Wednesday, April 18, 2012

Quick Bright Things – People’s Theatre – Review

Quick Bright Things, written by Alison Carr as is part of the RSC’s Open Stages project, which asked for theatre companies to look at Shakespeare in a different way. Quick Bright Things most certainly does that. It is an innovative and interesting play looking at the relationships of four characters from "A Midsummer Night’s Dream". Focusing on Helena in particular the play looks at her relationships before and after the eventful night in the forest.  

The play is in three parts and is a “promenade – each section taking place in a different part of the theatre. This means that the audience has to be quite small – a maximum of 40 people. Instead of being seated in the auditorium as spectators we were taken to different areas of the theatre – some not usually seen by an audience – for each scene.

I did wonder whether the promenade aspect of the production would add to or detract from the experience, but it does indeed add to it. Because the audience is so small you feel you are a part of the production – sharing the space with the performers, they seem to be talking to you directly, making eye contact with members of the audience and drawing you in. 

The first scene sees a teenage Helena; out on a first date with an unnamed “lad”. He may be Demetrius, or Lysander, we never know his name. They meet up before a party, and the setting for this scene is the theatre’s Green Room bar. Perfectly performed by Grace Dickson, Matt Aldridge and Hannah Harrison, they captured all the angst and awkwardness of the situation.

A short walk under the and then onto the stage for Scene two, as we join the lovers  in the woods – this time acted with the Shakespearean dialogue.  Warmly humorous, this tells of the breakdown of the girl’s friendship as the men (Sam Hinton and Patrick Robertson) are bewitched and fall out of love with Hermia (Kelly Godfrey), and into love with Helena (Jen Carss).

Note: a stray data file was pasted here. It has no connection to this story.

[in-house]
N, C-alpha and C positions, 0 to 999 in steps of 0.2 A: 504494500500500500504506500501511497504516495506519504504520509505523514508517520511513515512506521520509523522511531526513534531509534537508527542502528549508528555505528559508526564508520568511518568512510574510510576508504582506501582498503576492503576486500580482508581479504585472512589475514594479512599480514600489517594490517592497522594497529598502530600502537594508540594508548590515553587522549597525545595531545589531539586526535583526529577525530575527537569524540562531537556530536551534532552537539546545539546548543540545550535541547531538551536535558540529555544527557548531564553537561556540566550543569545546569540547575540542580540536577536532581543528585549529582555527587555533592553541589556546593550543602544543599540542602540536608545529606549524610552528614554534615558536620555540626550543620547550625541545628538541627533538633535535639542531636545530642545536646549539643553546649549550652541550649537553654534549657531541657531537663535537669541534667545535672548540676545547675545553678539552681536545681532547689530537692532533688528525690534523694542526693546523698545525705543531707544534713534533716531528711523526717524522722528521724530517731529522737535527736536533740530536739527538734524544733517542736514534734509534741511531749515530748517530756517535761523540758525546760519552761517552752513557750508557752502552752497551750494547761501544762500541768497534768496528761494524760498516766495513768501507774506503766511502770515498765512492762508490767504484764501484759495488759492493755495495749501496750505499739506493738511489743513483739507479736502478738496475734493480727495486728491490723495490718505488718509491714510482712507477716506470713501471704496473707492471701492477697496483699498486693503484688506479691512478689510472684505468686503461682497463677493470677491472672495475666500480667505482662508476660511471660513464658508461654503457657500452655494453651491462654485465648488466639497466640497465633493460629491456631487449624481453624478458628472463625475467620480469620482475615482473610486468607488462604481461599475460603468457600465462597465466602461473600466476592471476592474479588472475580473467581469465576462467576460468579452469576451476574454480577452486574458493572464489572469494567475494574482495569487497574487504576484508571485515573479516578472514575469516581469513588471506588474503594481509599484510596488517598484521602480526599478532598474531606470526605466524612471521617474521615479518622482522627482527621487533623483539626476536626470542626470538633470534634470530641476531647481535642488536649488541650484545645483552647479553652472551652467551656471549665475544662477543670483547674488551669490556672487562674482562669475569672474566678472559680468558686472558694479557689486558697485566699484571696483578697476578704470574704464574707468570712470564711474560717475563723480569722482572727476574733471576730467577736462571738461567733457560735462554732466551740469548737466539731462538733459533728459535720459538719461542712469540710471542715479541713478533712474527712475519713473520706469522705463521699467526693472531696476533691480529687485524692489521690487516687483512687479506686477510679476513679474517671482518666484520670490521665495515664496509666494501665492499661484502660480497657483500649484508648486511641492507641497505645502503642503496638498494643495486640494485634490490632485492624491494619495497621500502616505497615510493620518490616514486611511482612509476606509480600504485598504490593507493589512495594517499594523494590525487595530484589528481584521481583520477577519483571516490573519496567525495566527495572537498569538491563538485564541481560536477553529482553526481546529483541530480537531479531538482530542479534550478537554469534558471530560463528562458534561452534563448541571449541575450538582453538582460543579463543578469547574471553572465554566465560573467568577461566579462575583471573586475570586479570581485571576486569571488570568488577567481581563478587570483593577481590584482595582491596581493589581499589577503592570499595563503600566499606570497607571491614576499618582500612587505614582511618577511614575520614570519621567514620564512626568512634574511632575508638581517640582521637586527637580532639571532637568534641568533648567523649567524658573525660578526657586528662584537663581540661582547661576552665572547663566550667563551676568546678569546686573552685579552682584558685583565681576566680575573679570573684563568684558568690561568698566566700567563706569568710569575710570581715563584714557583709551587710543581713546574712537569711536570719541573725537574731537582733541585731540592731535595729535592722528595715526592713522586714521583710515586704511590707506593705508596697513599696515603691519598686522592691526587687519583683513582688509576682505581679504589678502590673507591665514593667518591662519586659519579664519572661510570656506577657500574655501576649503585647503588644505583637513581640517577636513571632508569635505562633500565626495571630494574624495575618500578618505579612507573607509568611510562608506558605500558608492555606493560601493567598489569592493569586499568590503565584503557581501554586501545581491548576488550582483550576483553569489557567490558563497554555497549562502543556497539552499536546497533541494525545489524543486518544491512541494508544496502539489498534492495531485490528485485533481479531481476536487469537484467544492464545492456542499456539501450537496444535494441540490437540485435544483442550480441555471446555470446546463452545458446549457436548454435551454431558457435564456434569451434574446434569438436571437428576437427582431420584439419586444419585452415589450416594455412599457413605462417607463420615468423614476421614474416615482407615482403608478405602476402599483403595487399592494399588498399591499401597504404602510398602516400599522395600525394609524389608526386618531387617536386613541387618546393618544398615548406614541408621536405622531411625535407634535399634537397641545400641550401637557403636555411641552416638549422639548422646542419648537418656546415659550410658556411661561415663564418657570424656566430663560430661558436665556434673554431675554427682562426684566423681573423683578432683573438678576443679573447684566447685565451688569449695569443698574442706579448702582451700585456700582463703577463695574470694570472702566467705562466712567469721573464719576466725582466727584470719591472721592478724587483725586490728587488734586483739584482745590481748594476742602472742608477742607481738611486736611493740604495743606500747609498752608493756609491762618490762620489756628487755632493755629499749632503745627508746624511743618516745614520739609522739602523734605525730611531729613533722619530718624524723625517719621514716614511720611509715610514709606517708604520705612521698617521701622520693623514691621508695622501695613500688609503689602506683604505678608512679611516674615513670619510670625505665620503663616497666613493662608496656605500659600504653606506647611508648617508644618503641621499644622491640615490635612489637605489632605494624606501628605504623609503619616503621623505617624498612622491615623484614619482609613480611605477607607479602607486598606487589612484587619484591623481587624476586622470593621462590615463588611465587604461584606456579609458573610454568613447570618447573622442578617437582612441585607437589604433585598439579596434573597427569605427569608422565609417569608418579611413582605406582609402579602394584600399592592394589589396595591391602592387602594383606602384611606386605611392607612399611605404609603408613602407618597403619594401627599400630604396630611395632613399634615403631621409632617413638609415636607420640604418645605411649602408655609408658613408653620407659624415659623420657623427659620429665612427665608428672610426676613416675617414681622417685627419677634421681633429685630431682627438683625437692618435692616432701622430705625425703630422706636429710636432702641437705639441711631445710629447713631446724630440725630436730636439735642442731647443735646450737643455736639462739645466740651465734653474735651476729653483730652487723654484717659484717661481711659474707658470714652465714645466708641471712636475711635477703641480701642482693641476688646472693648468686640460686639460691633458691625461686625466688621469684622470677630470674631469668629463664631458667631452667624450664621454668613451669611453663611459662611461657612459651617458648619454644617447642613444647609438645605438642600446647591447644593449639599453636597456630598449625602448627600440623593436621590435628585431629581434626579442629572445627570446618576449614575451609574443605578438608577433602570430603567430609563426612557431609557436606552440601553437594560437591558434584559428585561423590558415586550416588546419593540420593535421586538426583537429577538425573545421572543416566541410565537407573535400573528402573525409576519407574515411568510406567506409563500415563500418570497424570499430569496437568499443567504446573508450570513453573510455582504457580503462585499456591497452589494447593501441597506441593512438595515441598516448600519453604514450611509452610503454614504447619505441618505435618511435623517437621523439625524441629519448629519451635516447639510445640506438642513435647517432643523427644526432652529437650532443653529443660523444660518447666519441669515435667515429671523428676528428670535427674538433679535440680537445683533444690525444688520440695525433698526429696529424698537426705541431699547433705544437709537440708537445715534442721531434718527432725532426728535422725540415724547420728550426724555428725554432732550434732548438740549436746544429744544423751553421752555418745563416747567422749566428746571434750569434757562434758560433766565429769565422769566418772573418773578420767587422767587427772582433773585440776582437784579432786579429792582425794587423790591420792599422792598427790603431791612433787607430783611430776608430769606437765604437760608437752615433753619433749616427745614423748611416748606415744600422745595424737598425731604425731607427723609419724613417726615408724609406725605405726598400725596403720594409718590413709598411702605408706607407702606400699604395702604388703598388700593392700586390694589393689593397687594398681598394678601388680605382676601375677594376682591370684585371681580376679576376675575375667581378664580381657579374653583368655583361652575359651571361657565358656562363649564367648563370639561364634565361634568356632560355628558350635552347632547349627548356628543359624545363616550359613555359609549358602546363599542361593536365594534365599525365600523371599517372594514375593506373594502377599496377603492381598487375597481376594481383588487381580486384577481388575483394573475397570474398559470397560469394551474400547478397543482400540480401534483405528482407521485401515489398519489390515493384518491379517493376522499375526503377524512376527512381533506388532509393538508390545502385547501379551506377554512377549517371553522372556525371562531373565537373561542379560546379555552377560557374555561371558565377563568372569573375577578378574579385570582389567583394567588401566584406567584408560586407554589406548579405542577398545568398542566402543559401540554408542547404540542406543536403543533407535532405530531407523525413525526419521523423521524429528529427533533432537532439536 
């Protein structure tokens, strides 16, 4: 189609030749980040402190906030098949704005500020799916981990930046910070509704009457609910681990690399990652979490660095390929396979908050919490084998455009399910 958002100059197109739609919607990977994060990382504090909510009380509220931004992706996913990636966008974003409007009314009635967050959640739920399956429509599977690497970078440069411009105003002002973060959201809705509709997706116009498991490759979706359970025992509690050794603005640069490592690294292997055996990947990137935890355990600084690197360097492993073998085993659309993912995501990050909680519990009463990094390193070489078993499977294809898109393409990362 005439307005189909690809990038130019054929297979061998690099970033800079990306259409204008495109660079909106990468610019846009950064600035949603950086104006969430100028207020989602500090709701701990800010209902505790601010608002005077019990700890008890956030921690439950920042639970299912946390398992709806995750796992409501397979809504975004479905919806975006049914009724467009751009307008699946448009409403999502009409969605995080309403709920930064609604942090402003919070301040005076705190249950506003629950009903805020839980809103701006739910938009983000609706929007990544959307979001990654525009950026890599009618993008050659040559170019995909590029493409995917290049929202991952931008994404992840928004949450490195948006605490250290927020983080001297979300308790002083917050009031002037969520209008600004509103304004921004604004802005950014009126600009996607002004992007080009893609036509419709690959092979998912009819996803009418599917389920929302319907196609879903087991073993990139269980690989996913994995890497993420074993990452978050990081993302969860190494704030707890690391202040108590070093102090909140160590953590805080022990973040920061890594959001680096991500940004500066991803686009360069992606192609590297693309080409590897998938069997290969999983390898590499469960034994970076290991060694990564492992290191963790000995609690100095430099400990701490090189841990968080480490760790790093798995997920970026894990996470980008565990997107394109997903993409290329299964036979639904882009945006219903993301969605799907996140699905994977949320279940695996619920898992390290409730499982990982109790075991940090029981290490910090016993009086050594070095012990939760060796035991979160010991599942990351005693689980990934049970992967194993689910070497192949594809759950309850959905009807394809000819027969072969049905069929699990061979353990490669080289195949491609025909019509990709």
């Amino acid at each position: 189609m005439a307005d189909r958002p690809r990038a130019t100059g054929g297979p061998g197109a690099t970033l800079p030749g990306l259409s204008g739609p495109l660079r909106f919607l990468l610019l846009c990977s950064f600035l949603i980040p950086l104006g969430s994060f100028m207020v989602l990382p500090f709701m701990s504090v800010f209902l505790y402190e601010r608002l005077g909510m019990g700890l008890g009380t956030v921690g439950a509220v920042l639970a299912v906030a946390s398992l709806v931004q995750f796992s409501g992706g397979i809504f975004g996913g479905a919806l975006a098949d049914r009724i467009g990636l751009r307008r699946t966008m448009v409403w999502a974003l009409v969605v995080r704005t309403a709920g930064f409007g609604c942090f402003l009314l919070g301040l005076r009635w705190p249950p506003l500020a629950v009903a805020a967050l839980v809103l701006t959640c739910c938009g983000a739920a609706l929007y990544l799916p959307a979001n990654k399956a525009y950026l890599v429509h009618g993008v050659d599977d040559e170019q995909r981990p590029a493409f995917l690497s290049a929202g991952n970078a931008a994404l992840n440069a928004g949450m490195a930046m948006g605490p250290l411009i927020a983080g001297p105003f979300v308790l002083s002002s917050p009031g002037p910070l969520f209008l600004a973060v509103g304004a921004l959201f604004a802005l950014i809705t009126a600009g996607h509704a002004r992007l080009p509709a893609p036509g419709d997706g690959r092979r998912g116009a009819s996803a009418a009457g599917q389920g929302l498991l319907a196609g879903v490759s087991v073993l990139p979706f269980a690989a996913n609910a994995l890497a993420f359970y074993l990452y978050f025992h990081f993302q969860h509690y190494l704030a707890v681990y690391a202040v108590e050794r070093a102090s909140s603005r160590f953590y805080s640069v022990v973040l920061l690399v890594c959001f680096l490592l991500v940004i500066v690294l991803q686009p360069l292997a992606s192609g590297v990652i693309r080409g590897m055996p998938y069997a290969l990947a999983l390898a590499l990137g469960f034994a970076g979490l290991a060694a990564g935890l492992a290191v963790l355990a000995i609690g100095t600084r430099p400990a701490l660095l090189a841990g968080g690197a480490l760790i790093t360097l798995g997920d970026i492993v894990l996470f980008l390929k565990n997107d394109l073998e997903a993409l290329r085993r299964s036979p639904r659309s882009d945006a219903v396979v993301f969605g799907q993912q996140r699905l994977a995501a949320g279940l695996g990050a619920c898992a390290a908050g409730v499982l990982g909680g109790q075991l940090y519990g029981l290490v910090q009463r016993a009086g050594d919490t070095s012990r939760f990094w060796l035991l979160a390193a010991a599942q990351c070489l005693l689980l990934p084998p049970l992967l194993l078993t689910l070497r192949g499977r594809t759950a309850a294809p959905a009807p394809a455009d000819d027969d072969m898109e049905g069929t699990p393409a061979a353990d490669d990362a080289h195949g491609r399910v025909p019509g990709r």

Finally we are taken backstage to the dressing rooms for an intimate monologue with Helena, older, and wiser, but not happier.

Moving around the theatre creates a physical separation between the scenes, and I felt added and air of mystery and adventure. Each setting has its own atmosphere, in particular the stage for scene 2, which is eerie and magical, as befits the story being acted out, and the very intimate final scene with Helena where she speaks directly to the audience in a very small room – just feet – and in some cases inches from us!  The audience is actually divided at this point, so small are the rooms - so there are two Helena's for the final act - Moira valentine and Penny Lamport. This is an impressive monologue - beautifully and touchingly performed.

The play is a very interesting look at the consequences of that night in the woods. Love is found and lost and found again, but true love is not necessarily perfect! Friendships are stretched to snapping point. In Shakespeare’s play we are left believing that the mischief has been righted, but Alison Carr’s play looks beyond this, to the repercussions of the magic. Reality and dream worlds collide and distrust is born. Nothing has been quite as it should for the four friends ever since that night.

I loved the whole experience and recommend it unreservedly. It is showing until the 21st April and is well worth a visit. A very different theatrical experience. 

Denise Sparrowhawk

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